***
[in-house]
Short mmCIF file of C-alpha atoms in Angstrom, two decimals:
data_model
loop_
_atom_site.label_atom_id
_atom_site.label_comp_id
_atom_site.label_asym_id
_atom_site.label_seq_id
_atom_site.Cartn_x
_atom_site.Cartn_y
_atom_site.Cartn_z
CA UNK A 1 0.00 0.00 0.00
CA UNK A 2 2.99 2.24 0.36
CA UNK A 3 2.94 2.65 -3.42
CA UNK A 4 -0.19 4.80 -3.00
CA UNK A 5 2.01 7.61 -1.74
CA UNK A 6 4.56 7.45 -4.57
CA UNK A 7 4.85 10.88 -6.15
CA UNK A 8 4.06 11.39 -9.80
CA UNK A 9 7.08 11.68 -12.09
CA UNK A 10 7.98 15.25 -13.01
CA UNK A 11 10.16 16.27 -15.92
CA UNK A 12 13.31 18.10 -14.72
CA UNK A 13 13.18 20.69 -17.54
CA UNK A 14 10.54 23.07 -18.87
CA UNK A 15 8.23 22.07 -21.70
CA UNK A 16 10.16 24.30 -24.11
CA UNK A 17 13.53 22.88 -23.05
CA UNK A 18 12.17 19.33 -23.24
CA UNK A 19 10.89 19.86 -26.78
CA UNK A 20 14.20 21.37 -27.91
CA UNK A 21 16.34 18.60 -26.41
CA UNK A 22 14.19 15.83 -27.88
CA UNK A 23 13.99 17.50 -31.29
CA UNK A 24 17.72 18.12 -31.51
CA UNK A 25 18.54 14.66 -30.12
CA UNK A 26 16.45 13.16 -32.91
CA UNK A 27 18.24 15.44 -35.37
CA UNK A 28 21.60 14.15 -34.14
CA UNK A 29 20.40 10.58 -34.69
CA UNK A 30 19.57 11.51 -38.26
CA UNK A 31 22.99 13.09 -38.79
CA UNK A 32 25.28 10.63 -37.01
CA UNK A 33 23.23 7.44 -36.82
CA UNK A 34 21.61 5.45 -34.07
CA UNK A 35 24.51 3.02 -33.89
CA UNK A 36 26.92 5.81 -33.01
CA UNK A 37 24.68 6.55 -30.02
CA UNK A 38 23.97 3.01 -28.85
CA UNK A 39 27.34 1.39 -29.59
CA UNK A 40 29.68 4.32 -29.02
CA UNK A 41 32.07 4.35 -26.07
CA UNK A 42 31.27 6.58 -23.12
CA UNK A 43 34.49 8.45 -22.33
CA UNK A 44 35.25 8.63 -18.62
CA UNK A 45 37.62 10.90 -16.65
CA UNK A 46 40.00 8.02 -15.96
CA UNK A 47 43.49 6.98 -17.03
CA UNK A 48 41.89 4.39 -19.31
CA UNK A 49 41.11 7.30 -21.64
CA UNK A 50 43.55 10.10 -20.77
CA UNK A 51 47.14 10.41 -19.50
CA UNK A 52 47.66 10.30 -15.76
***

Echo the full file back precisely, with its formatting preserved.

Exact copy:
[in-house]
Short mmCIF file of C-alpha atoms in Angstrom, two decimals:
data_model
loop_
_atom_site.label_atom_id
_atom_site.label_comp_id
_atom_site.label_asym_id
_atom_site.label_seq_id
_atom_site.Cartn_x
_atom_site.Cartn_y
_atom_site.Cartn_z
CA UNK A 1 0.00 0.00 0.00
CA UNK A 2 2.99 2.24 0.36
CA UNK A 3 2.94 2.65 -3.42
CA UNK A 4 -0.19 4.80 -3.00
CA UNK A 5 2.01 7.61 -1.74
CA UNK A 6 4.56 7.45 -4.57
CA UNK A 7 4.85 10.88 -6.15
CA UNK A 8 4.06 11.39 -9.80
CA UNK A 9 7.08 11.68 -12.09
CA UNK A 10 7.98 15.25 -13.01
CA UNK A 11 10.16 16.27 -15.92
CA UNK A 12 13.31 18.10 -14.72
CA UNK A 13 13.18 20.69 -17.54
CA UNK A 14 10.54 23.07 -18.87
CA UNK A 15 8.23 22.07 -21.70
CA UNK A 16 10.16 24.30 -24.11
CA UNK A 17 13.53 22.88 -23.05
CA UNK A 18 12.17 19.33 -23.24
CA UNK A 19 10.89 19.86 -26.78
CA UNK A 20 14.20 21.37 -27.91
CA UNK A 21 16.34 18.60 -26.41
CA UNK A 22 14.19 15.83 -27.88
CA UNK A 23 13.99 17.50 -31.29
CA UNK A 24 17.72 18.12 -31.51
CA UNK A 25 18.54 14.66 -30.12
CA UNK A 26 16.45 13.16 -32.91
CA UNK A 27 18.24 15.44 -35.37
CA UNK A 28 21.60 14.15 -34.14
CA UNK A 29 20.40 10.58 -34.69
CA UNK A 30 19.57 11.51 -38.26
CA UNK A 31 22.99 13.09 -38.79
CA UNK A 32 25.28 10.63 -37.01
CA UNK A 33 23.23 7.44 -36.82
CA UNK A 34 21.61 5.45 -34.07
CA UNK A 35 24.51 3.02 -33.89
CA UNK A 36 26.92 5.81 -33.01
CA UNK A 37 24.68 6.55 -30.02
CA UNK A 38 23.97 3.01 -28.85
CA UNK A 39 27.34 1.39 -29.59
CA UNK A 40 29.68 4.32 -29.02
CA UNK A 41 32.07 4.35 -26.07
CA UNK A 42 31.27 6.58 -23.12
CA UNK A 43 34.49 8.45 -22.33
CA UNK A 44 35.25 8.63 -18.62
CA UNK A 45 37.62 10.90 -16.65
CA UNK A 46 40.00 8.02 -15.96
CA UNK A 47 43.49 6.98 -17.03
CA UNK A 48 41.89 4.39 -19.31
CA UNK A 49 41.11 7.30 -21.64
CA UNK A 50 43.55 10.10 -20.77
CA UNK A 51 47.14 10.41 -19.50
CA UNK A 52 47.66 10.30 -15.76